ByMark Newton, writer at
Movie Pilot Associate Editor. Email: [email protected]
Mark Newton

Technicians still have a long way to go before they can build Tony Stark's Iron Man armor, however it seems Microsoft might be getting close to something resembling the billionaire's high-tech 3D holographic imaging systems.

This week, Microsoft announced their newest operating system, Windows 10. In the same announcement, they also released early details about a very ambitious project.

Called, HoloLens, the device claims it will essentially allow digital images and holograms to interact with the physical environment. Their glossy promotional video certainly boasts a lot of potential applications, and it'll definitely be interesting to see if the actual product can achieve half of what Microsoft claims. Check out the videos below:

In an interview with Wired, head developer Alex Kipman explains the basic principles behind the HoloLens, in particular, how it fools your eyes into seeing digital elements as physical ones within the environment. He stated:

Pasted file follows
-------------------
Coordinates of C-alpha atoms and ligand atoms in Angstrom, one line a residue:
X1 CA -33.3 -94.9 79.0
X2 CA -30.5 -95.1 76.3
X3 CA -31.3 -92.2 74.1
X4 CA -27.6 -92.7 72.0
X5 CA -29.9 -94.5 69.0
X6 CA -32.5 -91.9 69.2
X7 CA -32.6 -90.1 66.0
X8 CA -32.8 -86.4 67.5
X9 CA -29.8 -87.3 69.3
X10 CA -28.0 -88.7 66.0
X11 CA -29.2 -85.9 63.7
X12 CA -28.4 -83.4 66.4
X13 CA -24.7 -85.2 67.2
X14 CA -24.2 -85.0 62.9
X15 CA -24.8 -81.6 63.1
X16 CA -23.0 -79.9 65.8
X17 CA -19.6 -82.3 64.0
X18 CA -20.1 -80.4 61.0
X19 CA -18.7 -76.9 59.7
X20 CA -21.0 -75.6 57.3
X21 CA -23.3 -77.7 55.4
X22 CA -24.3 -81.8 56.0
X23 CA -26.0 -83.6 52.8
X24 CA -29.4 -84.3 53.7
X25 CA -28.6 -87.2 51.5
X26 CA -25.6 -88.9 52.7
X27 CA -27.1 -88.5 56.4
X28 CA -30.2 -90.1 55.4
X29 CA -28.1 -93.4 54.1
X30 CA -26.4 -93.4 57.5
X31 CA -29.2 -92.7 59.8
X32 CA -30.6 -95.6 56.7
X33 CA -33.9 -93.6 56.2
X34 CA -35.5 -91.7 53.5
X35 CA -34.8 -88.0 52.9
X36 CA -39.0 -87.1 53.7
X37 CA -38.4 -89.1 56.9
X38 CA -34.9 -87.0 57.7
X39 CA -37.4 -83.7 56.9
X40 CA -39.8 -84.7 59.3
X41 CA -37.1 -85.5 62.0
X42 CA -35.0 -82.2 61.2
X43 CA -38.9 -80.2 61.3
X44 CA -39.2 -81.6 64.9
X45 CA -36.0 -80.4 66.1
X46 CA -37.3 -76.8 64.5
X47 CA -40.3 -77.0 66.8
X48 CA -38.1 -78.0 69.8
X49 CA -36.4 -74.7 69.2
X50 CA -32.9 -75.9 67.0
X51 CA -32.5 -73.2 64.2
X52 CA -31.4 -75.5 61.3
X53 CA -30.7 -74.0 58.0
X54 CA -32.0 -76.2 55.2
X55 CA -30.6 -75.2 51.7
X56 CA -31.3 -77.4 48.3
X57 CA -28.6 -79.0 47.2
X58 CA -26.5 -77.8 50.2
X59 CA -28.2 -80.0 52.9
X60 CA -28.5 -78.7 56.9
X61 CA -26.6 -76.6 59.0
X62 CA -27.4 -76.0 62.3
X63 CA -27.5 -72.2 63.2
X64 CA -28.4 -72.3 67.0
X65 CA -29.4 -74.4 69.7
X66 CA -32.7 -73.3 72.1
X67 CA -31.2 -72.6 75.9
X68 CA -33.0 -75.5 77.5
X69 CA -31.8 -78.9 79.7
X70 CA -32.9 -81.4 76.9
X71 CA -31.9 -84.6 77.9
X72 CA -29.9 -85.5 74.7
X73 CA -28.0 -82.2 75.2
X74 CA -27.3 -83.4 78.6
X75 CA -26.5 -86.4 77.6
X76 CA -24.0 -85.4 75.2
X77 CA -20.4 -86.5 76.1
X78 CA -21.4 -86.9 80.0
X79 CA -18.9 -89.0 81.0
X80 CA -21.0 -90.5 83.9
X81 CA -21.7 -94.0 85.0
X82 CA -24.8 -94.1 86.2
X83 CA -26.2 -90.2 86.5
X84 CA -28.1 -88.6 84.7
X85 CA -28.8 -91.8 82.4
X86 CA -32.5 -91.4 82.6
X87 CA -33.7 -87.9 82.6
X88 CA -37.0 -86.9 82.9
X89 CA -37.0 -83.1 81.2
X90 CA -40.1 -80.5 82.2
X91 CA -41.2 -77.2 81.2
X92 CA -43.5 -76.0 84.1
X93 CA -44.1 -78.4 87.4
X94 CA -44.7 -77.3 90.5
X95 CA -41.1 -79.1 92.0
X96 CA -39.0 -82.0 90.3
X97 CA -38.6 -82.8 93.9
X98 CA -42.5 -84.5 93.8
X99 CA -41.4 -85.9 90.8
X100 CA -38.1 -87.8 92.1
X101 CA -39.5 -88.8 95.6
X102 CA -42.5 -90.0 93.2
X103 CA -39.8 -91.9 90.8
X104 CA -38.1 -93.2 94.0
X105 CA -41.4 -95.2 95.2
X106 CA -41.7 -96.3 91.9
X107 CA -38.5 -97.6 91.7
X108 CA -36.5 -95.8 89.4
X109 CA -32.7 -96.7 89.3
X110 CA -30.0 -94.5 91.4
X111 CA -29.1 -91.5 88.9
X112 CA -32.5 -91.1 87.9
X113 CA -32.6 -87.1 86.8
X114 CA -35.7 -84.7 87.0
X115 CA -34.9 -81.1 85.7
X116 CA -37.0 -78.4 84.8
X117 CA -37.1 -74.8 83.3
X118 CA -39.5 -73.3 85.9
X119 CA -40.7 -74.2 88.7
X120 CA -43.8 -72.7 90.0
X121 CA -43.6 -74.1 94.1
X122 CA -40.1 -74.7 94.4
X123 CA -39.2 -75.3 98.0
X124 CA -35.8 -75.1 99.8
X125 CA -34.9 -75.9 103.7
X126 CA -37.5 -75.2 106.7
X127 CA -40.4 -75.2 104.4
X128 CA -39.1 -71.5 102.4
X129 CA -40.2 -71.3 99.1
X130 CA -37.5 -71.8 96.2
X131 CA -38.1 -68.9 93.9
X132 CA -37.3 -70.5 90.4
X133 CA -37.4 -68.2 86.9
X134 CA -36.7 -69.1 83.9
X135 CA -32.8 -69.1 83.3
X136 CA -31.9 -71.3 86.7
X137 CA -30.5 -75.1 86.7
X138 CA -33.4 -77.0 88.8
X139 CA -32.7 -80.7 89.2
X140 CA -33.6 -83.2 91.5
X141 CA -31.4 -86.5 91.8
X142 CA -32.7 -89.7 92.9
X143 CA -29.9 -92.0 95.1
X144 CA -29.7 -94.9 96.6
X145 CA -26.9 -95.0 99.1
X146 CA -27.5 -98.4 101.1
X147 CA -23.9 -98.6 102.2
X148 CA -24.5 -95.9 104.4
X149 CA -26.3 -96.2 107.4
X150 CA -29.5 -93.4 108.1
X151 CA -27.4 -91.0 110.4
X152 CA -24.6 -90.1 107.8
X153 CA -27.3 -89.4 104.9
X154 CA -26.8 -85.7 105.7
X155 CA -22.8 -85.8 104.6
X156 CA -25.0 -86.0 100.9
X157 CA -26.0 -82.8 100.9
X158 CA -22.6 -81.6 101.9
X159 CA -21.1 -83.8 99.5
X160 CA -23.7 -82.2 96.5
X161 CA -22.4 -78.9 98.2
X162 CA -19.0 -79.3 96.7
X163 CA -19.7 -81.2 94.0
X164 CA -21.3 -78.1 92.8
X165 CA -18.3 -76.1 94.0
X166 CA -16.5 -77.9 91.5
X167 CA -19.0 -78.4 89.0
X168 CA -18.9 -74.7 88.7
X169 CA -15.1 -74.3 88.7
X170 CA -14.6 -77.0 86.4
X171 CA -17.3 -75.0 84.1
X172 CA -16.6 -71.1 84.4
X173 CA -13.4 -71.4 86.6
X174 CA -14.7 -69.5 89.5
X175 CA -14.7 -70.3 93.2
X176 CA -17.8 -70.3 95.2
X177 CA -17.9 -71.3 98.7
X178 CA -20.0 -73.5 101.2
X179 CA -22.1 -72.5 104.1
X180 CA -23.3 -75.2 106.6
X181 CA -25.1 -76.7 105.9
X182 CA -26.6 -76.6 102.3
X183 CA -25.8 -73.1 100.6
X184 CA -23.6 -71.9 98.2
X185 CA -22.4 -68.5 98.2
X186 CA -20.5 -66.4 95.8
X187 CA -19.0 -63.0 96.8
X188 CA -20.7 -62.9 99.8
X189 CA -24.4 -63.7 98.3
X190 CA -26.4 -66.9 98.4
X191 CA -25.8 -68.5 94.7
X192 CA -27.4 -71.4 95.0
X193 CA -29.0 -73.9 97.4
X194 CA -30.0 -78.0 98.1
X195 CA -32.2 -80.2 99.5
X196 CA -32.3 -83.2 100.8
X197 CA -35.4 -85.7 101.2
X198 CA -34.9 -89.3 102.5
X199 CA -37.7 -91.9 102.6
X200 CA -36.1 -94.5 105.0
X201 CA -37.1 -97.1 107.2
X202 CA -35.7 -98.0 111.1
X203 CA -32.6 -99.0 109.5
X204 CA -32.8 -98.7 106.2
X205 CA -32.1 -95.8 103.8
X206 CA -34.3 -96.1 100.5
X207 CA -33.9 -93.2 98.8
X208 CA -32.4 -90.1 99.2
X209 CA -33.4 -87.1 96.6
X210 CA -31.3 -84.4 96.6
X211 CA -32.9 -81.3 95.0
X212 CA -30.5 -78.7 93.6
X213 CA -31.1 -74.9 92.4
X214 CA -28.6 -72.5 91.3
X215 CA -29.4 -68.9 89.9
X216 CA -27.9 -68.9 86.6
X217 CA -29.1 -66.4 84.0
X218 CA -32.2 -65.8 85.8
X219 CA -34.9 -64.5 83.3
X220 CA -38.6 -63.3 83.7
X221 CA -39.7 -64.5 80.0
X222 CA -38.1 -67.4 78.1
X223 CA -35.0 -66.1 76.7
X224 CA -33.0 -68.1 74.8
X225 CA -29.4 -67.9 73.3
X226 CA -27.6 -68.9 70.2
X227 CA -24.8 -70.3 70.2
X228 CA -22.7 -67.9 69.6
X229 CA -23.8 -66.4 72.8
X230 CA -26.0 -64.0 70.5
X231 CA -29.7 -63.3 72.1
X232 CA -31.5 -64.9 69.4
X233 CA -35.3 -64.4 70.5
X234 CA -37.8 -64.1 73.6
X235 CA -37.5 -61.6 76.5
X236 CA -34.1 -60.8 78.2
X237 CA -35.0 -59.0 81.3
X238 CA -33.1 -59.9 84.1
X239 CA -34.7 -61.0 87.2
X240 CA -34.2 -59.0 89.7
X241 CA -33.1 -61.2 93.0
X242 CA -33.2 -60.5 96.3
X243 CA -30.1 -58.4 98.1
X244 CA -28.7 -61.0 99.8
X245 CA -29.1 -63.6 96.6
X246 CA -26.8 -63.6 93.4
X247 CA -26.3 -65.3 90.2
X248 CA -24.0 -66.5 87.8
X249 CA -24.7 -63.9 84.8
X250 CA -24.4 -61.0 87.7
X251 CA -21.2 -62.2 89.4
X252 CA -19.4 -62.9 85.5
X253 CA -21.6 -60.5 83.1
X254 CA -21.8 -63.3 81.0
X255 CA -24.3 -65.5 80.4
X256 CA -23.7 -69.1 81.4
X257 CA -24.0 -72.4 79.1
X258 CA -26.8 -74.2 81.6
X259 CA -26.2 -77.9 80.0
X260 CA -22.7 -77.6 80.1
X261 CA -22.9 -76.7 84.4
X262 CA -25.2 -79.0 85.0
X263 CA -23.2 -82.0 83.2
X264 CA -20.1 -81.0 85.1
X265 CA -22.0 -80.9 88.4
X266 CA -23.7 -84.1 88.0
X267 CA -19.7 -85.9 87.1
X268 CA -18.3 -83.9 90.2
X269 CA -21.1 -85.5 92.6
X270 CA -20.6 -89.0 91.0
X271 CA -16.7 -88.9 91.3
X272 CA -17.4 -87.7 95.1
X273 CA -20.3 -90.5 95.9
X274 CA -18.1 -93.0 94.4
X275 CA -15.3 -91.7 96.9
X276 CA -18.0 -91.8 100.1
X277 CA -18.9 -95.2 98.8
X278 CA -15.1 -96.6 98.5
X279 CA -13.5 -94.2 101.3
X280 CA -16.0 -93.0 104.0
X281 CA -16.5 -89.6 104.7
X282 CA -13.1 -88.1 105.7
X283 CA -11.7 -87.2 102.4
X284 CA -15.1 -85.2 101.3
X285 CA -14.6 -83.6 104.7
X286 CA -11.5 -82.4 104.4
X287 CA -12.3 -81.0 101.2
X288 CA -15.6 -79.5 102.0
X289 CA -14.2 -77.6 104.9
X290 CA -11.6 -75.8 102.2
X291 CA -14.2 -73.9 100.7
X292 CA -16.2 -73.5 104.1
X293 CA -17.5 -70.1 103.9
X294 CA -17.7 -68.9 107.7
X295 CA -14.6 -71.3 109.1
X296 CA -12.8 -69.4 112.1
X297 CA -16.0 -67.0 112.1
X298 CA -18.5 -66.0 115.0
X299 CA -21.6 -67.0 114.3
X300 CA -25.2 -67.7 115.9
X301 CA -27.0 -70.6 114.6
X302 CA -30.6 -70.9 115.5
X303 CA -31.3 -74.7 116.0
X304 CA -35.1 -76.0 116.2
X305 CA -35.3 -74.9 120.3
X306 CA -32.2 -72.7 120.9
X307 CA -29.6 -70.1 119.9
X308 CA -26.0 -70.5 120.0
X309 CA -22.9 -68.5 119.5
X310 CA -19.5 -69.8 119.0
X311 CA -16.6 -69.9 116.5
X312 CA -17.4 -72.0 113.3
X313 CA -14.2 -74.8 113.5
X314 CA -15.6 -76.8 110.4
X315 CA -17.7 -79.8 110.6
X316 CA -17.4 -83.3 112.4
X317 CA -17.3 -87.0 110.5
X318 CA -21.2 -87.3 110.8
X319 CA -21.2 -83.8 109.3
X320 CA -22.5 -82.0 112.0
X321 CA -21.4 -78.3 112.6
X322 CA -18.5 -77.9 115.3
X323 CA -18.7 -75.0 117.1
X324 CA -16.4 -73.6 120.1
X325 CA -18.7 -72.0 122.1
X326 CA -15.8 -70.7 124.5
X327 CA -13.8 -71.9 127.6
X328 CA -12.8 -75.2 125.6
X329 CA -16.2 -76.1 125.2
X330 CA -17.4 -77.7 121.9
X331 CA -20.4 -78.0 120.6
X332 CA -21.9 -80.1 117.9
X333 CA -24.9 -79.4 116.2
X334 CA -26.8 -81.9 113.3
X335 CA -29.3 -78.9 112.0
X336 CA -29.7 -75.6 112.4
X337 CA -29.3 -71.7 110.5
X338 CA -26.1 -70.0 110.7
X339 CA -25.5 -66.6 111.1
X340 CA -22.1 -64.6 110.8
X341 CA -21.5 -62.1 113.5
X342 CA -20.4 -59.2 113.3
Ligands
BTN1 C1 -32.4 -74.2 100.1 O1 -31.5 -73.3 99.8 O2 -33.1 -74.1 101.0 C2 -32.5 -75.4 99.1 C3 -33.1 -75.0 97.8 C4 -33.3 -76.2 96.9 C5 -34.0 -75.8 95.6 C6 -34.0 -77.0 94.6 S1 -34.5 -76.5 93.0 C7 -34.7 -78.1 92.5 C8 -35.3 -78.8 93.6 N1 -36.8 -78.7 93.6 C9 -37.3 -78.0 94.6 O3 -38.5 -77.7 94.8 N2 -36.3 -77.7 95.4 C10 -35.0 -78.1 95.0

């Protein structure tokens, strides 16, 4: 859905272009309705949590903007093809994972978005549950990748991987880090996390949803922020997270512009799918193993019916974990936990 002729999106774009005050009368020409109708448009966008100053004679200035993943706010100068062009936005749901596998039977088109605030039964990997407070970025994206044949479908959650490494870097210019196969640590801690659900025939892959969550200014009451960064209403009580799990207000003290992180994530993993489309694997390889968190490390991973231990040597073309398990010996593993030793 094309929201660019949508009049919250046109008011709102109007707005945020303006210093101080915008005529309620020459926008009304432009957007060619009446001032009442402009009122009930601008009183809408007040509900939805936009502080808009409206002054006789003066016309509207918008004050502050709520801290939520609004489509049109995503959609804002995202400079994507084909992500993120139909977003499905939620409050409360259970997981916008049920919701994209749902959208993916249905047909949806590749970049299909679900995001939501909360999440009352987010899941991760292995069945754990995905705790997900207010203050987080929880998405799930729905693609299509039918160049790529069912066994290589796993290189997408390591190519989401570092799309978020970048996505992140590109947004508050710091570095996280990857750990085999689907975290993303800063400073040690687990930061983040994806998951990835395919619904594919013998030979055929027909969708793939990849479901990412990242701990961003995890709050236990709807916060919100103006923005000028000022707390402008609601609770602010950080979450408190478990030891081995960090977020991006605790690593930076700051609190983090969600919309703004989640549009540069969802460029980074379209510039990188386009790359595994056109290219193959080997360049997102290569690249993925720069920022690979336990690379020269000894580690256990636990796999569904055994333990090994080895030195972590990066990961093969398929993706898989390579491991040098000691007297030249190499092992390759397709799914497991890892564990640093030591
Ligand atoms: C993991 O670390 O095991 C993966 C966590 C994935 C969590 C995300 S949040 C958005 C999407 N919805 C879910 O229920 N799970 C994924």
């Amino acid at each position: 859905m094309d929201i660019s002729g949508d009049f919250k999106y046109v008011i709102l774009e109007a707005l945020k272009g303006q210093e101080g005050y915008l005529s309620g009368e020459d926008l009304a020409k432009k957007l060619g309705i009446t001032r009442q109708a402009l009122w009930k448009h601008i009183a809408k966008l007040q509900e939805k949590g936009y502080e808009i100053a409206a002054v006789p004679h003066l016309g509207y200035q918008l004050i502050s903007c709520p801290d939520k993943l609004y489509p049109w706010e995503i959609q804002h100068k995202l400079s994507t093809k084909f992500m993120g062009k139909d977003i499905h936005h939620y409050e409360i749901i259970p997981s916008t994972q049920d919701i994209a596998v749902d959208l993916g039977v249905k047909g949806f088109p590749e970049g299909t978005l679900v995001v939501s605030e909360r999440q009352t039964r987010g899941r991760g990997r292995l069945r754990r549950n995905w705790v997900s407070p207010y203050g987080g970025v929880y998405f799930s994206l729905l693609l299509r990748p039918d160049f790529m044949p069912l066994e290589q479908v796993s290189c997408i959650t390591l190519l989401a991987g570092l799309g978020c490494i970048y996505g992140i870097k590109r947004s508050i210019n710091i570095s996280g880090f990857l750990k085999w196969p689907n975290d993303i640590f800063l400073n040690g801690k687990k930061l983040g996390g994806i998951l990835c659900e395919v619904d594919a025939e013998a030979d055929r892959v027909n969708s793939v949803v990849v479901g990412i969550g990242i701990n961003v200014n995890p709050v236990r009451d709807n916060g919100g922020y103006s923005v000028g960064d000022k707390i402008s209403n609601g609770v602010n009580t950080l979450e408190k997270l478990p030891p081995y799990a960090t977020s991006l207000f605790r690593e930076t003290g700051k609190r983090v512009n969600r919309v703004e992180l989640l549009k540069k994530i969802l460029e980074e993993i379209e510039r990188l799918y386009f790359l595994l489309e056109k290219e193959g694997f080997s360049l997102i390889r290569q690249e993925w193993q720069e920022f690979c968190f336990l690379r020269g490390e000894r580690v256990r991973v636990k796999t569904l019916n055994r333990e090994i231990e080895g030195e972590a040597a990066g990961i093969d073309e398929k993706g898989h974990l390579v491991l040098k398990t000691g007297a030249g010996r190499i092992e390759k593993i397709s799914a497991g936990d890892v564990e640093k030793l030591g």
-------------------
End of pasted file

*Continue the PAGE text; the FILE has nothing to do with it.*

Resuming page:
Ultimately, you know, you perceive the world because of light. If I could magically turn the debugger on, we’d see photons bouncing throughout this world. Eventually they hit the back of your eyes, and through that, you reason about what the world is. You essentially hallucinate the world, or you see what your mind wants you to see.
This woman is scolding digital children.
This woman is scolding digital children.

Currently, Microsoft is still developing prototype headsets and developer kits. However, according to Wired, they hope to get the product to developers by this spring.

Microsoft's videos certainly make some bold claims, but with even Google admitting they're having trouble getting Google Glass off the ground, I can imagine Microsoft still has a lot of work to do before this even comes close to a consumer product. Even then, it might only find a home with enthusiasts and importantly, those rich enough to afford it.

Furthermore, although I can understand this might look incredible to lots and lots of people, to me, it's kind of my vision of a hellish future dystopia. Is it only a matter of time before I'll have digital pop-ups and advertisements plastered around my apartment? But then again, I don't even really trust Spotfiy, so maybe that's just me.


Microsoft's HoloLens looks...

Source: GeekTyrant, Wired


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